The European Union (EU) has an objective of transitioning to a resource efficient and climate resilient economy and its political commitment is to reduce carbon emissions by at least 80% by 2050. Current policies have put the United Kingdom (UK) on track to cut emissions by over a third, on 1990 levels, by 2020.
The Climate Change Act 2008 is the core legislative body that establishes the UK's long-term framework to tackle climate change. The Act aims to encourage the transition to a low-carbon economy in the UK through unilateral legally binding emissions reduction targets. This means a reduction of at least 34 percent in greenhouse gas emissions by 2020 and at least 80 percent by 2050. Introducing these carbon budgets will ensure meeting the targets for 2050 and beyond.
One of the initiatives established by the Climate Change Act is the CRC Energy Efficiency Scheme launched on 1st April 2010 and effective since April 2011. The CRC is a mandatory scheme aimed at improving energy efficiency and cutting emissions in large public and private sector organizations. These organizations are responsible for around 10% of the UK's emissions. Participants include supermarkets, water companies, banks, local authorities (including state-funded schools) and all central Government Departments. The scheme features a range of reputational, behavioral and financial drivers, which aim to encourage organizations to develop energy management strategies that promote a better understanding of energy usage. Qualification for the scheme is based on half-hourly metered electricity usage of a least 6,000 Mwh in the qualification year.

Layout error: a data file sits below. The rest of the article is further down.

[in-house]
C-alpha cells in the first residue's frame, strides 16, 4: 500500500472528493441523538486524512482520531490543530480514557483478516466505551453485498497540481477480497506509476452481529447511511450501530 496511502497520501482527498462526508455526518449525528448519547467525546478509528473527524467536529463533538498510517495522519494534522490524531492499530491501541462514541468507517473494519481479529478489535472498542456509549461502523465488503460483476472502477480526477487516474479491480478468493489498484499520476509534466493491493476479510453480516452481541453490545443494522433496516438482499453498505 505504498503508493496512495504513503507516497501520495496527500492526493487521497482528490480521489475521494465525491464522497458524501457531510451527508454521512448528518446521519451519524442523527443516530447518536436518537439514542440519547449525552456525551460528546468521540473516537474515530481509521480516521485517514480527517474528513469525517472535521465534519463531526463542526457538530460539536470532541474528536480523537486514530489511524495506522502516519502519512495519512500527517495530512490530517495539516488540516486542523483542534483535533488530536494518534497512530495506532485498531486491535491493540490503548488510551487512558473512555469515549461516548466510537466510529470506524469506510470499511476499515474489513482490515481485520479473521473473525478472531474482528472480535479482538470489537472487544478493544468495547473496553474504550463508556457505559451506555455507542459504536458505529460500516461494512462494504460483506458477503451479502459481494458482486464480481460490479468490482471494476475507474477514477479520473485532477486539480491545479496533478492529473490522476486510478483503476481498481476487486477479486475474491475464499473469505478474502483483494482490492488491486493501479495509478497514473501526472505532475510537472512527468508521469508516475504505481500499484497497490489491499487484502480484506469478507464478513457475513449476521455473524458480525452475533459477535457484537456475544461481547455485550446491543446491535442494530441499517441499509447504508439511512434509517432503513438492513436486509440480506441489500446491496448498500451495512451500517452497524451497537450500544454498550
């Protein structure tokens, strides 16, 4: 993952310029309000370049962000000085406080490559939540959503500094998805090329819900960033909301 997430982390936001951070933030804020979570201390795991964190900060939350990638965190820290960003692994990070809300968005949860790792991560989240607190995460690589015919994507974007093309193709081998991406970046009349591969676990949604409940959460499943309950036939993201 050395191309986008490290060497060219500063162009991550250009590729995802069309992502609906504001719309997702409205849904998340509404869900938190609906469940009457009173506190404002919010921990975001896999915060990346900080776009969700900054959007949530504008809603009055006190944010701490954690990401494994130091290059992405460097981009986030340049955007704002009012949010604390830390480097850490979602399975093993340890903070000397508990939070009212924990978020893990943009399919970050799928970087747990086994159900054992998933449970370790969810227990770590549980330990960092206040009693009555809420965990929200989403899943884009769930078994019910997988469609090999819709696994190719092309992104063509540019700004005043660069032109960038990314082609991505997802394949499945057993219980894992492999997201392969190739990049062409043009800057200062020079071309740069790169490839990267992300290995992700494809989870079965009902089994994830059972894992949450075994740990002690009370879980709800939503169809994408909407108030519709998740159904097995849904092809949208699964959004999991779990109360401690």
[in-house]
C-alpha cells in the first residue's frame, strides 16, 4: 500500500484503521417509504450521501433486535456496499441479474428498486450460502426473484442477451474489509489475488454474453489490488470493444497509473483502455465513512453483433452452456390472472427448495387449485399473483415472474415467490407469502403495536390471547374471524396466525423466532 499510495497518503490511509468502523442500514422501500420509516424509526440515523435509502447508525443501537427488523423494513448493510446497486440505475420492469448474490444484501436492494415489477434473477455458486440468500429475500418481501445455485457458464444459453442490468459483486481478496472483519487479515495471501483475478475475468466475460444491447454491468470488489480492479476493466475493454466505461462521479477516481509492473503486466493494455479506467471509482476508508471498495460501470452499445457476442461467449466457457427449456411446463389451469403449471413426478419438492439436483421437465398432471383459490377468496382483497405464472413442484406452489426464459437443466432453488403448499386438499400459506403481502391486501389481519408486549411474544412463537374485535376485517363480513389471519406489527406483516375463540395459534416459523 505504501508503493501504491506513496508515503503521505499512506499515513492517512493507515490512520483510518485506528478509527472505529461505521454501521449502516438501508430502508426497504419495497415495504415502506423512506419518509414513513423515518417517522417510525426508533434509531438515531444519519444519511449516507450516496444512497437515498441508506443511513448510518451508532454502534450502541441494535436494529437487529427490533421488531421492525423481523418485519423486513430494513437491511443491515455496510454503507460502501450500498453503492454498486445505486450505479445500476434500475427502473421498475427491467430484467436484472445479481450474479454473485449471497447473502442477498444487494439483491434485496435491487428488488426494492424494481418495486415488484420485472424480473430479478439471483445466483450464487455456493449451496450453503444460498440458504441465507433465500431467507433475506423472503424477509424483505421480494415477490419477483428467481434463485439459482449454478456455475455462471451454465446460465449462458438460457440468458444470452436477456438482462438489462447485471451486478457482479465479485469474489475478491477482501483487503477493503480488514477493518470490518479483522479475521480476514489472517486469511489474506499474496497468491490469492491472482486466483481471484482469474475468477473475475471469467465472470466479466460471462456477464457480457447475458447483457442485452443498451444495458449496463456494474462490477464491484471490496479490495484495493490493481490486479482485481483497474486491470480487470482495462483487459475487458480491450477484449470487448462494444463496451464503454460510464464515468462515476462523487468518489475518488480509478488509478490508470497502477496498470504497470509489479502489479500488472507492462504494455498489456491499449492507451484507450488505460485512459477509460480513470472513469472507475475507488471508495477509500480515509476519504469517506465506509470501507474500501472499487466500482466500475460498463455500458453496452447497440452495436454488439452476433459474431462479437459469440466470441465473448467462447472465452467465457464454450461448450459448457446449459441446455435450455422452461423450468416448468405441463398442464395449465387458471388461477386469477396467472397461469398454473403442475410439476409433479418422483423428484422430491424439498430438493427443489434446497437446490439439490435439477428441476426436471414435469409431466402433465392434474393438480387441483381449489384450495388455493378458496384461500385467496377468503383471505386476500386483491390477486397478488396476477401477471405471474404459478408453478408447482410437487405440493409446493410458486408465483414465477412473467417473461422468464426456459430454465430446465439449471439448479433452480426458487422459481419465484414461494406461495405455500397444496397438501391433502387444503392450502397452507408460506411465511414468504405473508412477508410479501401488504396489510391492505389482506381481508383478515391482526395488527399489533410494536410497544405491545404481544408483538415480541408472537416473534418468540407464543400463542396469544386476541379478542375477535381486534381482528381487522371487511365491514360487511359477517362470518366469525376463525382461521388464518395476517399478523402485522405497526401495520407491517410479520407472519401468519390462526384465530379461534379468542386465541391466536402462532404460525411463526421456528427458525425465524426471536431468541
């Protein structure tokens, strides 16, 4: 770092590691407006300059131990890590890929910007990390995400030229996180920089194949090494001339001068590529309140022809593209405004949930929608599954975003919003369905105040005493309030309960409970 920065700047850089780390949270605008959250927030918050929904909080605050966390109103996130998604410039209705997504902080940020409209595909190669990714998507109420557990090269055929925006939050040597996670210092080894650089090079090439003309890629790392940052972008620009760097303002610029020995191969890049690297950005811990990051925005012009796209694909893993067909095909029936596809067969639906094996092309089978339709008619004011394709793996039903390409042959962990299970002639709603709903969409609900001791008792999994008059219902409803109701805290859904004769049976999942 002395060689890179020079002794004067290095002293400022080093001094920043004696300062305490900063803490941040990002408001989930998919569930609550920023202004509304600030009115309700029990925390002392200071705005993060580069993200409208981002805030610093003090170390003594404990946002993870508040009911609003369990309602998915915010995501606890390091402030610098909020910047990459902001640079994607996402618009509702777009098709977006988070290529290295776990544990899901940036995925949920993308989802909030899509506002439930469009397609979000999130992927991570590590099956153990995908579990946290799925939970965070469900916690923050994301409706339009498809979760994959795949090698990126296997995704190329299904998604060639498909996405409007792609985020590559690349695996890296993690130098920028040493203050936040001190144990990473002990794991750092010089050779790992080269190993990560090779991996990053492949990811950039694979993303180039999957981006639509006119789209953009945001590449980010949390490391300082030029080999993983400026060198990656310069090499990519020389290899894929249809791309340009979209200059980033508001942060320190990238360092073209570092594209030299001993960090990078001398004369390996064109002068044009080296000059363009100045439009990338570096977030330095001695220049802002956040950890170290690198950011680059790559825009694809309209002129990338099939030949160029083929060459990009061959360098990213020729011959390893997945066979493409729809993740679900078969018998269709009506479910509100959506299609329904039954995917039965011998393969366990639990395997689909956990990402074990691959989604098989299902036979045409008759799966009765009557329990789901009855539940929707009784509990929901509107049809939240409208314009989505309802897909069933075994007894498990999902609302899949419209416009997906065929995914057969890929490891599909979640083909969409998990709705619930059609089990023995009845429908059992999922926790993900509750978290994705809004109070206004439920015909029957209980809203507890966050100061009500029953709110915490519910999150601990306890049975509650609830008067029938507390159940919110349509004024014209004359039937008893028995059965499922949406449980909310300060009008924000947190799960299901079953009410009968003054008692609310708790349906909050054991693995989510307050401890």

Each year, a publicly available performance league table will show the CO2 reduction performance of all participants in the CRC scheme. Organizations that cut emissions will reduce the number of emissions allowances they need to buy, giving them a cost advantage to competitors that have not reduced their emissions.
Any organization that does not comply with its legal obligations may face financial penalties. There are also penalties for under reporting. For example, an organization could be fined for failing to register on time, and for each day that it is late registering. Some fines are based on carbon emissions - for example there are fines for every ton of CO2 that is incorrectly reported over the 5% error margin.
Oracle Environmental Accounting and Reporting can provide accurate and complete tracking and calculation of emissions data, along with rigorous internal controls and nimble reporting mechanisms. EA&R guarantees consistency across organizations in how data is collected, retained, controlled, consolidated and used in calculating and reporting emissions inventory. Without the necessary reporting capabilities organizations cannot know if they are truly in compliance.